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dc.contributor.advisorAlloy, Lauren B.
dc.creatorZinn, Kim Goldstein
dc.date.accessioned2020-11-05T19:50:50Z
dc.date.available2020-11-05T19:50:50Z
dc.date.issued2014
dc.identifier.other881265341
dc.identifier.urihttp://hdl.handle.net/20.500.12613/4105
dc.description.abstractBorderline personality disorder (BPD) and schizotypal personality disorder (SPD) are both characterized by inflexible and pervasive behavioral patterns that frequently lead to significant functional impairment. Although considerable research has been conducted on the biological and phenotypic aspects of these disorders, researching, diagnosing, and treating them remains a challenge, primarily due to the difficulties associated with the categorical nature of current diagnostic methods (Skodol and Bender, 2009) which, in turn, results in significant within-group heterogeneity and between-group co-occurrence. Given the relative paucity of research comparing aspects of these disorders with one another, the current study aimed to evaluate overlapping and differentiating aspects of BPD and SPD by examining the integrity of a brain region frequently implicated in both disorders, the cingulum. The current study used a 3T Siemens scanner to acquire structural and diffusion tensor imaging in age-, sex-, and education-matched groups of 28 adults with BPD, 32 adults with SPD, and 36 healthy control participants (HC). The anterior and posterior cingulate were manually traced on all participants and then volume and fractional anisotropy (FA) comparisons were conducted across the groups for the left and right anterior and posterior cingulate. Compared with HC, SPD patients had smaller relative cingulate white matter volume and BPD patients had marginally significantly smaller relative cingulate white matter volume, and the two patient groups did not differ from one another. With regard to FA findings, a spectrum pattern emerged, such that the BPD group had significantly lower FA in the posterior cingulum relative to controls, whereas the SPD group also had lower FA in this region but did not differ from HC. The BPD group had marginally lower FA in dorsal aspects of the anterior cingulum when compared with HC, and the SPD patients did not differ from HC or BPD individuals. In summary, the current study provides evidence of aberrant connectivity of the cingulum in BPD patients, but not SPD patients, compared with HC individuals. Consistent with prior work, overall results suggest potential involvement of cingulum in BPD symptomatology.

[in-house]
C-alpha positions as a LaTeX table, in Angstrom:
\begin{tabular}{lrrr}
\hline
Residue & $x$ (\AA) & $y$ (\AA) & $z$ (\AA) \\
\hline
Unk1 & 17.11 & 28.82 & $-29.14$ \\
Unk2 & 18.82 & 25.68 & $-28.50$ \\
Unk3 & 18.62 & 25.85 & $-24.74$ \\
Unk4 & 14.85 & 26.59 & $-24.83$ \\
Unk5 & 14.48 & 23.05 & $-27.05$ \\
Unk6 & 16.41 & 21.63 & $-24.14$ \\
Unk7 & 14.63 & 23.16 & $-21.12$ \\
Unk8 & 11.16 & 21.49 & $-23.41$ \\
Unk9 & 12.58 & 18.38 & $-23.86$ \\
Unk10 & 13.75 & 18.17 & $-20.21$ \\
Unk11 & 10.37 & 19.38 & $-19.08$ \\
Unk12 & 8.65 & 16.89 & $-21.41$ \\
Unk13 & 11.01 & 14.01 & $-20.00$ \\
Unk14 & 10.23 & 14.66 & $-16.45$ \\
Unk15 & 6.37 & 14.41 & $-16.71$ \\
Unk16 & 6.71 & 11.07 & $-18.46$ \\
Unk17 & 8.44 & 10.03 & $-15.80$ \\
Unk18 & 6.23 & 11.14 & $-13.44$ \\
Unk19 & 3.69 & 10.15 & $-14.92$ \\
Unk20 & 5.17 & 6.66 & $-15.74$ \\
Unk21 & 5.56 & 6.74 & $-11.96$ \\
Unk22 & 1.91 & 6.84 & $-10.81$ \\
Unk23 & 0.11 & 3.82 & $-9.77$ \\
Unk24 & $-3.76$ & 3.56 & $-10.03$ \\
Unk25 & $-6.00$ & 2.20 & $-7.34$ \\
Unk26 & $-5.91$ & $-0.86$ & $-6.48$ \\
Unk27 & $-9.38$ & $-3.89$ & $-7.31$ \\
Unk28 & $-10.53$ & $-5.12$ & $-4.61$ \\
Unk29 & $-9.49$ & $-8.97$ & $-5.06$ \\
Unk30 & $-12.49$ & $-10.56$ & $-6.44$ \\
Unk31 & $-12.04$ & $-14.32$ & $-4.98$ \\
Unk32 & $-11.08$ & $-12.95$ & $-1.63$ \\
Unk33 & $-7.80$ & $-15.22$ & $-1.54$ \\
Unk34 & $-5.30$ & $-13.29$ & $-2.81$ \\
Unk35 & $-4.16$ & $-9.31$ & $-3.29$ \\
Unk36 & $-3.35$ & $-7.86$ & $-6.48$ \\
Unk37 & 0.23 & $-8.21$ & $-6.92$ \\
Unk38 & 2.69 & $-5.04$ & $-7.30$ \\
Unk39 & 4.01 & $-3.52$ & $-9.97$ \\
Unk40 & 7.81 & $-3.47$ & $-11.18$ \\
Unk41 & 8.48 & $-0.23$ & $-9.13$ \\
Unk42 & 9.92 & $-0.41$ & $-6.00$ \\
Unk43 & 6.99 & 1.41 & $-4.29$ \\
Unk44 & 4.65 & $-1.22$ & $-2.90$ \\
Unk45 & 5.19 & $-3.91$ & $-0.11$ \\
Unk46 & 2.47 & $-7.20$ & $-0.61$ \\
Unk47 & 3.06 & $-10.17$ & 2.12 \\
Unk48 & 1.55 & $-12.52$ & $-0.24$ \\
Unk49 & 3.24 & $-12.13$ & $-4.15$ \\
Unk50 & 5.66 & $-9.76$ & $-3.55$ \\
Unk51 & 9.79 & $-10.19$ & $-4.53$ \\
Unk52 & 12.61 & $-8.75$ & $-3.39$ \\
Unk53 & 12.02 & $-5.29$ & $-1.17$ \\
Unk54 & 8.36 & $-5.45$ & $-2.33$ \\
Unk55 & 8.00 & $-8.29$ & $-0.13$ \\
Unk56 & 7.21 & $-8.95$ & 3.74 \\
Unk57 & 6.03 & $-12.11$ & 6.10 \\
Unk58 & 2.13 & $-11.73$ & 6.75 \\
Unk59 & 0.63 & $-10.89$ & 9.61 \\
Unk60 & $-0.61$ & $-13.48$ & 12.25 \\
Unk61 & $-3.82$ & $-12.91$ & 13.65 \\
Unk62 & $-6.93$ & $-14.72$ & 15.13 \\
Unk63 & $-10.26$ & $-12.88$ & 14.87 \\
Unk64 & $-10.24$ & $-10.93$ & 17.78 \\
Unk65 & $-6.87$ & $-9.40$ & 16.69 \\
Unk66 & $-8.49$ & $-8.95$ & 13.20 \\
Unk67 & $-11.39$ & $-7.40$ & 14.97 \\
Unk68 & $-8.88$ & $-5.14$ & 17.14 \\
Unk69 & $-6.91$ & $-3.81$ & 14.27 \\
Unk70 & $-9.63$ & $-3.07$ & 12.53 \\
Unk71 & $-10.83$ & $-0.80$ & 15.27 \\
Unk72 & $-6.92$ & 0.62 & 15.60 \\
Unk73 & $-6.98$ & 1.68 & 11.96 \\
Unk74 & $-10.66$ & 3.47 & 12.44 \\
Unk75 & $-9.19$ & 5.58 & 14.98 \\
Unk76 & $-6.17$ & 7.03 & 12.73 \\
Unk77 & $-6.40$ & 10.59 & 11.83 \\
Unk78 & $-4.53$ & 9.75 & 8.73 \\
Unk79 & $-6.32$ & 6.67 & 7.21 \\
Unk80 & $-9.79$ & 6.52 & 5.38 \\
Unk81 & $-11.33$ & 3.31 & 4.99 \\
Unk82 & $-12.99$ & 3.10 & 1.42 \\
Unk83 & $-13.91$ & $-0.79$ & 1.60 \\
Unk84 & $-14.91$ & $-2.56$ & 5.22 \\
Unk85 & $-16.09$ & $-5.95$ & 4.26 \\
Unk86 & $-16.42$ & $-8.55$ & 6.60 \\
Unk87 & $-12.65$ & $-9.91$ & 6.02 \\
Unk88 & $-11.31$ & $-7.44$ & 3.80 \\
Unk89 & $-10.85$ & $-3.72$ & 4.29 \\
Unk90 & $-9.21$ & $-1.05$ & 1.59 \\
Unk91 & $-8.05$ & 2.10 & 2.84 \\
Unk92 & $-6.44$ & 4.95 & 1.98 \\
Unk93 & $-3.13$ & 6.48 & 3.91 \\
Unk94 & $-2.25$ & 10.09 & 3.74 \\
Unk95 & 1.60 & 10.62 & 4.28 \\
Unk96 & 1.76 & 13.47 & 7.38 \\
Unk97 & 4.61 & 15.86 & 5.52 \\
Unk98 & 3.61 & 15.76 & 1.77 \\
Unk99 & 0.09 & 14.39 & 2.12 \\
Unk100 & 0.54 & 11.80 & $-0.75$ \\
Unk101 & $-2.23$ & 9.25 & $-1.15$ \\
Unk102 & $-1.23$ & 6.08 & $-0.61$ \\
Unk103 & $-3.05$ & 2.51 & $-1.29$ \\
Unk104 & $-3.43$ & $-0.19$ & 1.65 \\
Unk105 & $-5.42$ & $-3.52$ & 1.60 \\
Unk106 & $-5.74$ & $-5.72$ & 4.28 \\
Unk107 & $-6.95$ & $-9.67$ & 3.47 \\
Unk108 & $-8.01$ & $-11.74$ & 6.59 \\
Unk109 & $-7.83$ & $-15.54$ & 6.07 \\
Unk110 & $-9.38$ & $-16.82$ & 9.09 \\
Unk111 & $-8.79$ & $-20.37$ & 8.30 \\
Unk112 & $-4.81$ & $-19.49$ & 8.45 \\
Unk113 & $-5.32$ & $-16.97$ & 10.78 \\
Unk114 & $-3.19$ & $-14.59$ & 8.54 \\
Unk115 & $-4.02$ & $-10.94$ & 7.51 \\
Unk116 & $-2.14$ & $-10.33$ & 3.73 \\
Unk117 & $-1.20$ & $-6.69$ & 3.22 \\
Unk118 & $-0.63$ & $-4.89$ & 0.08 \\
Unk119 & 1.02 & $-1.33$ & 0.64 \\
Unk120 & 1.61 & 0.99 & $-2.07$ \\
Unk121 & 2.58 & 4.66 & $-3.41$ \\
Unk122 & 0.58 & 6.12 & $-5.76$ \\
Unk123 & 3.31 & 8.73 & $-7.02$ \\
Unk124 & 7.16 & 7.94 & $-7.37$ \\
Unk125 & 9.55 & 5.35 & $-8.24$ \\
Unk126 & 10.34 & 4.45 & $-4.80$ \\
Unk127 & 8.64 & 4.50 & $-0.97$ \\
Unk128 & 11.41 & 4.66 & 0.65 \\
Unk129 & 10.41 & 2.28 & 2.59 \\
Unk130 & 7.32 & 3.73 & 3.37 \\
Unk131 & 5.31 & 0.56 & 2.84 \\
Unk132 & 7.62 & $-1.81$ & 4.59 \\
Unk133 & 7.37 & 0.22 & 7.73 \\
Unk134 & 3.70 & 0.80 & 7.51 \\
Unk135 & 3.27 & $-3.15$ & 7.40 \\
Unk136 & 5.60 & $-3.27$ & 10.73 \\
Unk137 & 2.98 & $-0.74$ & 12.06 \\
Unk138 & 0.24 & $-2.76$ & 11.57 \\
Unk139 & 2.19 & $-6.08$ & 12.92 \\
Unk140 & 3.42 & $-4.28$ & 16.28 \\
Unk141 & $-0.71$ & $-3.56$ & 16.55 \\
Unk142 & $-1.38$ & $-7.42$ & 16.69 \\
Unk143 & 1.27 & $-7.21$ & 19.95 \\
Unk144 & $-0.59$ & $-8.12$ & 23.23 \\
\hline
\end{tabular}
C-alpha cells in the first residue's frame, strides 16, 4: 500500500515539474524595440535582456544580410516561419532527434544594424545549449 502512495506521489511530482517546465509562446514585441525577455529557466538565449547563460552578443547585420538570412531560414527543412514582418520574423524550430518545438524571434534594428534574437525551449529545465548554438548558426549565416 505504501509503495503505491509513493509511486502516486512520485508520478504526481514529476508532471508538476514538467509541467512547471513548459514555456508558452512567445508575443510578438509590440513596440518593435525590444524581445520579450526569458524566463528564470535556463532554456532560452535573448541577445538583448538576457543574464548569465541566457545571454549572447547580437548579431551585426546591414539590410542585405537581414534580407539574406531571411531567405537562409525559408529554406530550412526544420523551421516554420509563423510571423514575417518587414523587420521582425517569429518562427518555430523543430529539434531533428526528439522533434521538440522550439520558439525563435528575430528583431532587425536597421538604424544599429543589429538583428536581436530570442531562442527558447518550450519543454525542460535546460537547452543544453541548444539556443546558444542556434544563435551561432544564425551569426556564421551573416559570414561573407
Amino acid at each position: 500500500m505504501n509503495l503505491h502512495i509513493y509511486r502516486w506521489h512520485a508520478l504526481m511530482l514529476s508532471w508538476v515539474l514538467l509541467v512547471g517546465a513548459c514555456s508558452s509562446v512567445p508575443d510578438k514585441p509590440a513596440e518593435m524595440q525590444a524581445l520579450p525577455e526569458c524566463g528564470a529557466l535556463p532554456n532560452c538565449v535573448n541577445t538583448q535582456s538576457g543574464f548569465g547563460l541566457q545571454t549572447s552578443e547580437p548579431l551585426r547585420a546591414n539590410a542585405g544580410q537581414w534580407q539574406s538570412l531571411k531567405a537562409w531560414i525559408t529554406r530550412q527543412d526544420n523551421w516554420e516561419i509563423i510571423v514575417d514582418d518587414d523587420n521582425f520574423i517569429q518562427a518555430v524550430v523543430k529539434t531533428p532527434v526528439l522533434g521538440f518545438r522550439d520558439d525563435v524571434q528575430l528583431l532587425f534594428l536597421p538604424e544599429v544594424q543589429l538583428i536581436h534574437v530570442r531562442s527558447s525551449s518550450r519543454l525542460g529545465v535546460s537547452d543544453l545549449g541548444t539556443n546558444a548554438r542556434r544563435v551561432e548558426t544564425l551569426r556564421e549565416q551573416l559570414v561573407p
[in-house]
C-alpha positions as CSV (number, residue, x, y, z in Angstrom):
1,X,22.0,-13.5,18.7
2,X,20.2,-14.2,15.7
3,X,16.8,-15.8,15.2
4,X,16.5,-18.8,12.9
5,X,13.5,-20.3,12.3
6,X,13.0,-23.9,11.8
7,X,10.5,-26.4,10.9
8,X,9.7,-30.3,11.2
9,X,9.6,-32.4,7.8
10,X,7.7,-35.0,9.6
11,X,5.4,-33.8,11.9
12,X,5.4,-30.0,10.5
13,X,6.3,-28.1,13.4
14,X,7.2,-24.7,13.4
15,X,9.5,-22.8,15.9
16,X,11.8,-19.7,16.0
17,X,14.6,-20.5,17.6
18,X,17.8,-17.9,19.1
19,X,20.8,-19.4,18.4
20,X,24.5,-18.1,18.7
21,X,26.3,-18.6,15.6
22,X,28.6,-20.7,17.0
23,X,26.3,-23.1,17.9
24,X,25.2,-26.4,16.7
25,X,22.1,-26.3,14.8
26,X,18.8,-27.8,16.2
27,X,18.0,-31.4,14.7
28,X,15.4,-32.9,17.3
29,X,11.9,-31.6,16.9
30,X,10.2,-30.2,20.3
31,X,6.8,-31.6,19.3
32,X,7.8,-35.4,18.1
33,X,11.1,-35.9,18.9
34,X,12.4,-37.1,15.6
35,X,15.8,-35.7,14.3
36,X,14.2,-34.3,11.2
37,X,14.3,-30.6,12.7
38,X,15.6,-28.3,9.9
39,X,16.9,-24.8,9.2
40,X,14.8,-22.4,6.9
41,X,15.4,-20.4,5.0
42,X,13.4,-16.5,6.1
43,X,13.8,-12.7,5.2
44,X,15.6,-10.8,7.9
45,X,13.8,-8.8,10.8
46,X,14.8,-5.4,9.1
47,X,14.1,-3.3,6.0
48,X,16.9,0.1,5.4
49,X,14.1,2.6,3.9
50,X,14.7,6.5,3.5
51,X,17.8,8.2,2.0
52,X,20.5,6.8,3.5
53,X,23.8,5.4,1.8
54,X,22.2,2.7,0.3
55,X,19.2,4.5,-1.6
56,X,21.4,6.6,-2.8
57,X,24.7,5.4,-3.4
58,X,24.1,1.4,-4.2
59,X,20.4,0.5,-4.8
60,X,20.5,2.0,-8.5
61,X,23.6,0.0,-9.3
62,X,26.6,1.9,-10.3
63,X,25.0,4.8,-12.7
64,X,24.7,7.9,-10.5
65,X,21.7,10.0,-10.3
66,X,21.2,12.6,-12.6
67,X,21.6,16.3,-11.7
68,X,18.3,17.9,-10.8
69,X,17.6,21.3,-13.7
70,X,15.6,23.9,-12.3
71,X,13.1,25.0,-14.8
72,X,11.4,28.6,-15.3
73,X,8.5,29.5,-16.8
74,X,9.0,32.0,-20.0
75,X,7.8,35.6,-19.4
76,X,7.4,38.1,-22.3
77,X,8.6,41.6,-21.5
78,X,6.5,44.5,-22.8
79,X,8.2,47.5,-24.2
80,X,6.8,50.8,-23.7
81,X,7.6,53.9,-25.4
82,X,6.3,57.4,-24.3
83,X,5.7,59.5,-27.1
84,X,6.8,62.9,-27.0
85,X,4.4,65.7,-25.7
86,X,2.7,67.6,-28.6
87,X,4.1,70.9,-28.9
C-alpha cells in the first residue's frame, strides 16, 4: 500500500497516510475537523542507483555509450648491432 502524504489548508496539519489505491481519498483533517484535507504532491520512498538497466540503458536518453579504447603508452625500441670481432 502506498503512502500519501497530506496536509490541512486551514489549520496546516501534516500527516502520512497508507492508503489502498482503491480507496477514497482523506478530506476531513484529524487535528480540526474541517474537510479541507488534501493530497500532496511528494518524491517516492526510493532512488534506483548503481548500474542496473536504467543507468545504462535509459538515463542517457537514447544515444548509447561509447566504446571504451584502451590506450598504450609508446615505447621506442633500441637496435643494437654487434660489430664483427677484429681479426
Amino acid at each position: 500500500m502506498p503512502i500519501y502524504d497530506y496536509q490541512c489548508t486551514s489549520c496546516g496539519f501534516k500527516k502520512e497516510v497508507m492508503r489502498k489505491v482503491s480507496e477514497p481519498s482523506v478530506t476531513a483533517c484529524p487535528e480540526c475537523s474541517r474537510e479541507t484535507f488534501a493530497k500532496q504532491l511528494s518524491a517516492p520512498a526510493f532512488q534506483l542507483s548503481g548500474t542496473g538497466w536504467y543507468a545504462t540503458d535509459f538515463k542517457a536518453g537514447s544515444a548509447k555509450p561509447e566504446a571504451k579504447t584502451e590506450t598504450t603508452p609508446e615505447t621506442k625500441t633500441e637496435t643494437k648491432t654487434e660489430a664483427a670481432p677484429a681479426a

dc.format.extent76 pages
dc.language.isoeng
dc.publisherTemple University. Libraries
dc.relation.ispartofTheses and Dissertations
dc.rightsIN COPYRIGHT- This Rights Statement can be used for an Item that is in copyright. Using this statement implies that the organization making this Item available has determined that the Item is in copyright and either is the rights-holder, has obtained permission from the rights-holder(s) to make their Work(s) available, or makes the Item available under an exception or limitation to copyright (including Fair Use) that entitles it to make the Item available.
dc.rights.urihttp://rightsstatements.org/vocab/InC/1.0/
dc.subjectPsychology
dc.subjectNeurosciences
dc.subjectBorderline Personality Disorder
dc.subjectCingulum
dc.subjectDiffusion Tensor Imaging
dc.subjectSchizotypal Personality Disorder
dc.titleDiffusion Tensor Anisotropy in the Cingulum in Borderline and Schizotypal Personality Disorder
dc.typeText
dc.type.genreThesis/Dissertation
dc.contributor.committeememberDrabick, Deborah A. G.
dc.contributor.committeememberGiovannetti, Tania
dc.contributor.committeememberMcCloskey, Michael
dc.contributor.committeememberEllman, Lauren
dc.contributor.committeememberHazlett, Erin A.
dc.description.departmentPsychology
dc.relation.doihttp://dx.doi.org/10.34944/dspace/4087
dc.ada.noteFor Americans with Disabilities Act (ADA) accommodation, including help with reading this content, please contact scholarshare@temple.edu
dc.description.degreePh.D.
refterms.dateFOA2020-11-05T19:50:50Z


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